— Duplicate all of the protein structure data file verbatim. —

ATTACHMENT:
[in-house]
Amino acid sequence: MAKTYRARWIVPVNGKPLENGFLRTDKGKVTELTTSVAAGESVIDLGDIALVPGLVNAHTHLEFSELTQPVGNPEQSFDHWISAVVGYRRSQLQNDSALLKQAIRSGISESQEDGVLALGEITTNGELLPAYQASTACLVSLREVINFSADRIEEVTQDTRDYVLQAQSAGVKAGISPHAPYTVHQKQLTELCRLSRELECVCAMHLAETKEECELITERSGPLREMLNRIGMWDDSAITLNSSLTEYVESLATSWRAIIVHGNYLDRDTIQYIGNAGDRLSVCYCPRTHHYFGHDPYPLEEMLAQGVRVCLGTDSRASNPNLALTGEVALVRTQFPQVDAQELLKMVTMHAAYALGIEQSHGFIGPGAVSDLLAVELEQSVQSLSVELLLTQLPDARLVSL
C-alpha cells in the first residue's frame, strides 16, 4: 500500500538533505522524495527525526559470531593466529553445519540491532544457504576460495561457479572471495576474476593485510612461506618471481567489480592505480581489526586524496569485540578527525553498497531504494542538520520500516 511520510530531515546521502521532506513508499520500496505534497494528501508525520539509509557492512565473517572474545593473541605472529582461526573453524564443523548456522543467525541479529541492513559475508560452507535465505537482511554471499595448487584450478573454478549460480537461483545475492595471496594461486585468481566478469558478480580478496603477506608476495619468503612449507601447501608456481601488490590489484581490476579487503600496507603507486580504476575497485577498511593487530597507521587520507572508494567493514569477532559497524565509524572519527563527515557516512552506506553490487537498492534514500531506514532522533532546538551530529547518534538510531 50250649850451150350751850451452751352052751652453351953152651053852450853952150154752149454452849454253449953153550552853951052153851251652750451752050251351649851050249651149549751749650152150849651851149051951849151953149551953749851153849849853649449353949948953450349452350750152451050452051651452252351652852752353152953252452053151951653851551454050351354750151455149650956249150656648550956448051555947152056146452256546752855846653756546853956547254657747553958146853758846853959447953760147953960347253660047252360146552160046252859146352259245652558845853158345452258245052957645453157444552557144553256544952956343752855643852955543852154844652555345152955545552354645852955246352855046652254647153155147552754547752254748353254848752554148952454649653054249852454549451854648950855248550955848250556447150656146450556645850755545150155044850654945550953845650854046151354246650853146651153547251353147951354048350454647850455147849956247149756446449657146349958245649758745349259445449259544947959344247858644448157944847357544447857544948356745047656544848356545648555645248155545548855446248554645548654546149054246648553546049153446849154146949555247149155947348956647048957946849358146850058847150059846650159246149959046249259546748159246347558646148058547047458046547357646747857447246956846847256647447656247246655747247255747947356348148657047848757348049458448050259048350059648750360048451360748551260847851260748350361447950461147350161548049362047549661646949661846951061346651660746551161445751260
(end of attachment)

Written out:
[in-house]
Amino acid sequence: MAKTYRARWIVPVNGKPLENGFLRTDKGKVTELTTSVAAGESVIDLGDIALVPGLVNAHTHLEFSELTQPVGNPEQSFDHWISAVVGYRRSQLQNDSALLKQAIRSGISESQEDGVLALGEITTNGELLPAYQASTACLVSLREVINFSADRIEEVTQDTRDYVLQAQSAGVKAGISPHAPYTVHQKQLTELCRLSRELECVCAMHLAETKEECELITERSGPLREMLNRIGMWDDSAITLNSSLTEYVESLATSWRAIIVHGNYLDRDTIQYIGNAGDRLSVCYCPRTHHYFGHDPYPLEEMLAQGVRVCLGTDSRASNPNLALTGEVALVRTQFPQVDAQELLKMVTMHAAYALGIEQSHGFIGPGAVSDLLAVELEQSVQSLSVELLLTQLPDARLVSL
C-alpha cells in the first residue's frame, strides 16, 4: 500500500538533505522524495527525526559470531593466529553445519540491532544457504576460495561457479572471495576474476593485510612461506618471481567489480592505480581489526586524496569485540578527525553498497531504494542538520520500516 511520510530531515546521502521532506513508499520500496505534497494528501508525520539509509557492512565473517572474545593473541605472529582461526573453524564443523548456522543467525541479529541492513559475508560452507535465505537482511554471499595448487584450478573454478549460480537461483545475492595471496594461486585468481566478469558478480580478496603477506608476495619468503612449507601447501608456481601488490590489484581490476579487503600496507603507486580504476575497485577498511593487530597507521587520507572508494567493514569477532559497524565509524572519527563527515557516512552506506553490487537498492534514500531506514532522533532546538551530529547518534538510531 50250649850451150350751850451452751352052751652453351953152651053852450853952150154752149454452849454253449953153550552853951052153851251652750451752050251351649851050249651149549751749650152150849651851149051951849151953149551953749851153849849853649449353949948953450349452350750152451050452051651452252351652852752353152953252452053151951653851551454050351354750151455149650956249150656648550956448051555947152056146452256546752855846653756546853956547254657747553958146853758846853959447953760147953960347253660047252360146552160046252859146352259245652558845853158345452258245052957645453157444552557144553256544952956343752855643852955543852154844652555345152955545552354645852955246352855046652254647153155147552754547752254748353254848752554148952454649653054249852454549451854648950855248550955848250556447150656146450556645850755545150155044850654945550953845650854046151354246650853146651153547251353147951354048350454647850455147849956247149756446449657146349958245649758745349259445449259544947959344247858644448157944847357544447857544948356745047656544848356545648555645248155545548855446248554645548654546149054246648553546049153446849154146949555247149155947348956647048957946849358146850058847150059846650159246149959046249259546748159246347558646148058547047458046547357646747857447246956846847256647447656247246655747247255747947356348148657047848757348049458448050259048350059648750360048451360748551260847851260748350361447950461147350161548049362047549661646949661846951061346651660746551161445751260